Keeping the above mentioned preventive features in mind endotracheal intubation was performed and the patient was then transferred to an isolated operation room for cesarean section. During transportation to the operation room high airway pressures were encountered despite having administered muscle relaxant. In the operation room, patient was connected to the ventilator and settings were based on ARDS protocol guidelines, i.e., low tidal volume with high respiratory rate and a high PEEP. [9] In the immediate postoperative period, because of the refractory hypoxemia [Table 1] prone ventilation was initiated. While positioning in prone, all the pressure areas were adequately padded and abdominal compression was avoided. Recruitment maneuver combined with mechanical ventilation was continued as per the ARDS protocol network for a period of 12 h following which the patient was turned to supine position. [10]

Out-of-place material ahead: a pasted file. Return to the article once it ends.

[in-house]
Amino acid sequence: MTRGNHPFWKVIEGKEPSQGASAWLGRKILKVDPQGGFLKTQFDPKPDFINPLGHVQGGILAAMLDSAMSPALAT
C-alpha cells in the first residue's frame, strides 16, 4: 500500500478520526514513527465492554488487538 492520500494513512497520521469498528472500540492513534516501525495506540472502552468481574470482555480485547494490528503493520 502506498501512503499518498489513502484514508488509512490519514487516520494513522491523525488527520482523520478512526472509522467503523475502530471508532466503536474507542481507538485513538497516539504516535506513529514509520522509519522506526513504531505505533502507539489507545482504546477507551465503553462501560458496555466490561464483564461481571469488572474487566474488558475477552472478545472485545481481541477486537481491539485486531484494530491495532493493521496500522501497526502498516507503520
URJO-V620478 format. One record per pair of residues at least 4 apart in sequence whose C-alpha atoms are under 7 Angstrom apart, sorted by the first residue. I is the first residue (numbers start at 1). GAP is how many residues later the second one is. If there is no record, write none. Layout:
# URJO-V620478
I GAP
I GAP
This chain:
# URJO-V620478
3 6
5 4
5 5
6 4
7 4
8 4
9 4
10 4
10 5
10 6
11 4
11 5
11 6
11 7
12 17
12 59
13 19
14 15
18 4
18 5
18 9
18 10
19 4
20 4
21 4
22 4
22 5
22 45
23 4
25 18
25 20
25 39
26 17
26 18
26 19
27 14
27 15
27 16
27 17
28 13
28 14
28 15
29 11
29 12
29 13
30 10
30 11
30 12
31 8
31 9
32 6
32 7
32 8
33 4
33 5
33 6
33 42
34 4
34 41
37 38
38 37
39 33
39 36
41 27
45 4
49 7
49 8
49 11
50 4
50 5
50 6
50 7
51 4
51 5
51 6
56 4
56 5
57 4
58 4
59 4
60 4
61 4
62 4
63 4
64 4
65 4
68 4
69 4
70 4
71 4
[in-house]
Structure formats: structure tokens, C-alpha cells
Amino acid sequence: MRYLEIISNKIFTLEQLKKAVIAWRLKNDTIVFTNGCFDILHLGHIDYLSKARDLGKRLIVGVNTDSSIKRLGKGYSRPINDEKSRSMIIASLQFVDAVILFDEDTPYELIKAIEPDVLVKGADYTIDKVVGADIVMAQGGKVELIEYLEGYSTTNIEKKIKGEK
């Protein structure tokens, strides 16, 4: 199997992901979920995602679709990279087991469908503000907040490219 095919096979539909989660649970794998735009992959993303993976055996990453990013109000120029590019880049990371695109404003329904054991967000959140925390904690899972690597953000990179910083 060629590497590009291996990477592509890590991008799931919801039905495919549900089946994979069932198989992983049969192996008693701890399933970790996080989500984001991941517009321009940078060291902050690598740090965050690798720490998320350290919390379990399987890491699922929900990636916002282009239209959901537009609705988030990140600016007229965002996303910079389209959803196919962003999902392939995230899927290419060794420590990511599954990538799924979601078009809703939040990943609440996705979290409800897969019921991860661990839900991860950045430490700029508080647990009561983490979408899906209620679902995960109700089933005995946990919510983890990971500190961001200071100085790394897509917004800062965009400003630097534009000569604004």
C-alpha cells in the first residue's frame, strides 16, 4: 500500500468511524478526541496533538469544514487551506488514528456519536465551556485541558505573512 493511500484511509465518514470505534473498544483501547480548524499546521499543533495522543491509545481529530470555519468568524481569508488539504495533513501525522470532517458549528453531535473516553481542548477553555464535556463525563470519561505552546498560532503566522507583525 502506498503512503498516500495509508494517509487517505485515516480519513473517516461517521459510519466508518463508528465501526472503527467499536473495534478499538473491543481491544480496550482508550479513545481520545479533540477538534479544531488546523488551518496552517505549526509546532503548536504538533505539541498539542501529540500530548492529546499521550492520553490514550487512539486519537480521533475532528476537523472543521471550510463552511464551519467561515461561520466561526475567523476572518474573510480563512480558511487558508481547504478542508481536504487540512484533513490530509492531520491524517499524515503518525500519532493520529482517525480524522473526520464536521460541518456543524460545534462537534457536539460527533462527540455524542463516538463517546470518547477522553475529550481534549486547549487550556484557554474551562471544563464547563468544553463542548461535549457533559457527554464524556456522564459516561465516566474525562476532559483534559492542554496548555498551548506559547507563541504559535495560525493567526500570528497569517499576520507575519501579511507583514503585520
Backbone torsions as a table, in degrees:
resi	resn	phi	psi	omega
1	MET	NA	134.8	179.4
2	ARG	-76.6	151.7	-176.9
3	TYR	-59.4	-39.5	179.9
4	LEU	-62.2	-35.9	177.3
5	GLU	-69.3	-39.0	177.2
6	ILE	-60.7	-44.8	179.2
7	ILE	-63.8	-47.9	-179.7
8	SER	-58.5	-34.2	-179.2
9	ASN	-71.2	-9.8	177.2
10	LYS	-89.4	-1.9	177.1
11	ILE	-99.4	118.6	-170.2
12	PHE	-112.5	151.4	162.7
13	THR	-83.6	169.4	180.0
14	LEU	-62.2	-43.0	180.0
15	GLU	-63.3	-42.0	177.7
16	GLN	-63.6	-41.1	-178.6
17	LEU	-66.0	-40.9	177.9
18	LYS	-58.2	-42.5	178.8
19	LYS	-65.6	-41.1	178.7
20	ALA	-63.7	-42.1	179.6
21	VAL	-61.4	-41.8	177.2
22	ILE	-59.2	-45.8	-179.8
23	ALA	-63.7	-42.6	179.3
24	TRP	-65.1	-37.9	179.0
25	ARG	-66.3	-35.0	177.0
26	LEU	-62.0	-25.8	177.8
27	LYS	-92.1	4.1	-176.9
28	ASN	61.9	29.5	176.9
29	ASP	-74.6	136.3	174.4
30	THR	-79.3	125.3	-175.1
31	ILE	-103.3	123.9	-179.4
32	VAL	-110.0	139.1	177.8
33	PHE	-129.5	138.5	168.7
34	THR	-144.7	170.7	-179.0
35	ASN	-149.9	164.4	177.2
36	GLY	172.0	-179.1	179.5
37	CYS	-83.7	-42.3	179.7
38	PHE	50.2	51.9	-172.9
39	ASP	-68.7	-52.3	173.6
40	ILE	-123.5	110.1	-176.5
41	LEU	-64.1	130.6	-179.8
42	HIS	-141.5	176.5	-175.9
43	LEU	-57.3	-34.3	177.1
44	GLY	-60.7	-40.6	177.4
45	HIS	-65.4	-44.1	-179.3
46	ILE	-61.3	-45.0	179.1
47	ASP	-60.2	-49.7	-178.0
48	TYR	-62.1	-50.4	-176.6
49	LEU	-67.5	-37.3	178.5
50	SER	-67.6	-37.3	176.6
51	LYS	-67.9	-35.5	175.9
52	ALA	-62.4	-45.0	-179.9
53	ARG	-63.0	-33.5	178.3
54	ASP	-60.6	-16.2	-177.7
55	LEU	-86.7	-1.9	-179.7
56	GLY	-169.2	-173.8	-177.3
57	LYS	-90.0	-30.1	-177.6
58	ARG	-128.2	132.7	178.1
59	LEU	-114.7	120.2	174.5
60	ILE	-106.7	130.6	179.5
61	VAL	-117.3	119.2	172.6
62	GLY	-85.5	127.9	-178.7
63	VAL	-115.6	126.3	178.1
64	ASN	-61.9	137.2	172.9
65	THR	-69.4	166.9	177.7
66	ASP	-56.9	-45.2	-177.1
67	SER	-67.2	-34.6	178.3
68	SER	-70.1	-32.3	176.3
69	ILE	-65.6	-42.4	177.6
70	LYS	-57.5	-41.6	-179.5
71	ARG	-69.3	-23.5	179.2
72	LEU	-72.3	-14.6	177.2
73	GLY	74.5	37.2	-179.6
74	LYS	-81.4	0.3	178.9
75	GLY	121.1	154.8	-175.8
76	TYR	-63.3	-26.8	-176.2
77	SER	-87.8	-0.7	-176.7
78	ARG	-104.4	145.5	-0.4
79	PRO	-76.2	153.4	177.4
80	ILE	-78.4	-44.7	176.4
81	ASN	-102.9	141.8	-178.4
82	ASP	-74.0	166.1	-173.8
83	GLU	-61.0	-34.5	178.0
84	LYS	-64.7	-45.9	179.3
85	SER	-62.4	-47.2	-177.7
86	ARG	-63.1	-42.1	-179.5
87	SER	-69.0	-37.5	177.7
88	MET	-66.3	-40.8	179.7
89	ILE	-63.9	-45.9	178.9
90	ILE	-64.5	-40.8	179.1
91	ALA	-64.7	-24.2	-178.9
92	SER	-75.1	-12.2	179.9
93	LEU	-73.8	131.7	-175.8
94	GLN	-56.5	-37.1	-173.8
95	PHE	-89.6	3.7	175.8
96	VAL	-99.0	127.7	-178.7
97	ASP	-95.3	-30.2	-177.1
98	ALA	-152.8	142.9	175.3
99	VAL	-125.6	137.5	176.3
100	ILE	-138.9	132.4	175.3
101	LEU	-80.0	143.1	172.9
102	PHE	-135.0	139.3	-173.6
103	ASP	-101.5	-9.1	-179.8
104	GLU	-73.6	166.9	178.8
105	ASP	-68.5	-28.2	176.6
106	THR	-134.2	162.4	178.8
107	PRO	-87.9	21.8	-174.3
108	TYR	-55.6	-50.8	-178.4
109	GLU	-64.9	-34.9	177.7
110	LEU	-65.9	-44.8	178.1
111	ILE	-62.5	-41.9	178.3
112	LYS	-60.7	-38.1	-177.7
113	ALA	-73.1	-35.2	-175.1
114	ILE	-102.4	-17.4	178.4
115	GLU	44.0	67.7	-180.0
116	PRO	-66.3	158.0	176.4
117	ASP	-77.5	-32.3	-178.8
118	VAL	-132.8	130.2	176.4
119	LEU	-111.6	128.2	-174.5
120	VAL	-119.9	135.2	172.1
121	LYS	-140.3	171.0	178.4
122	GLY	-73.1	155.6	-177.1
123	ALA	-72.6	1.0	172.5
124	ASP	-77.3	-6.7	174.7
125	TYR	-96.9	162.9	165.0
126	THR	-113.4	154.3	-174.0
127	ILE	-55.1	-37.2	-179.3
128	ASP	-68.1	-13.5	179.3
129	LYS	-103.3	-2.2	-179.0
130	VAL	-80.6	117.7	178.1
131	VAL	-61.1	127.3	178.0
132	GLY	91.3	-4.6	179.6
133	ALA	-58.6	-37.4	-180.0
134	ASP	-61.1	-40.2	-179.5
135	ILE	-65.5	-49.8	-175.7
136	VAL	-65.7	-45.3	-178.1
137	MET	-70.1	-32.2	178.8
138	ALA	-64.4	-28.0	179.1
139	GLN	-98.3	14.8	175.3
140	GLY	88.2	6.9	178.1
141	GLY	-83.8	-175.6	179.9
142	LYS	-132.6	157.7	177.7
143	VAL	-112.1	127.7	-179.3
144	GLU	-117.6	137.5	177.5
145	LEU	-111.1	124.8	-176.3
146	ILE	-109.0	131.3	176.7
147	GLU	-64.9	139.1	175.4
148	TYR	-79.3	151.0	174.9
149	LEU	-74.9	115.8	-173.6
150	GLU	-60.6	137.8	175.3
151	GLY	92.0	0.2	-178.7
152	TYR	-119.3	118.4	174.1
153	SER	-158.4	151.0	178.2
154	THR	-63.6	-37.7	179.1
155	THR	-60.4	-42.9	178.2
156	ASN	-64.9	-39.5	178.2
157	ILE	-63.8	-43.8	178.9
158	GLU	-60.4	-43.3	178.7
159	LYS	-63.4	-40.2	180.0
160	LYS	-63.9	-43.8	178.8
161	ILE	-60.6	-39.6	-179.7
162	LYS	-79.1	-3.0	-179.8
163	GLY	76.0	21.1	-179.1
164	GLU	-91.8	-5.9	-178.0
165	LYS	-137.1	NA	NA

As for the treatment guidelines, in such patients the most appropriate antiviral and antipyretic medications include Oseltamivir and Acetaminophen. Oseltamivir (Food and Drug Administration-approved use in pregnancy category C) is the drug of choice for pregnant women with confirmed, probable, or suspected cases of H1N1 and/or who have had close contact with someone with a confirmed, probable, or suspected case of the disease. [11] Oseltamivir therapy should begin no later than 48 h after the onset of symptoms in pregnant patients to reduce the risk of serious complications such as pneumonia and respiratory failure. Treatment should not be withheld while awaiting diagnostic testing. The recommended duration of treatment is 5 days. However, some experts have promoted longer durations and doubling of dosages in patients with severe infections. [11] Also of note, new mothers should be considered as high risk and treated as such until 2 weeks postpartum. Acetaminophen is an important adjunct to antiviral therapy for novel influenza A (H1N1) during pregnancy because hyperthermia has been associated with fetal damage during pregnancy, including neural tube defects during the first trimester. [11] Hyperthermia during the third trimester is a risk factor for preterm delivery and neonatal seizures, cerebral palsy, and neonatal death. [11]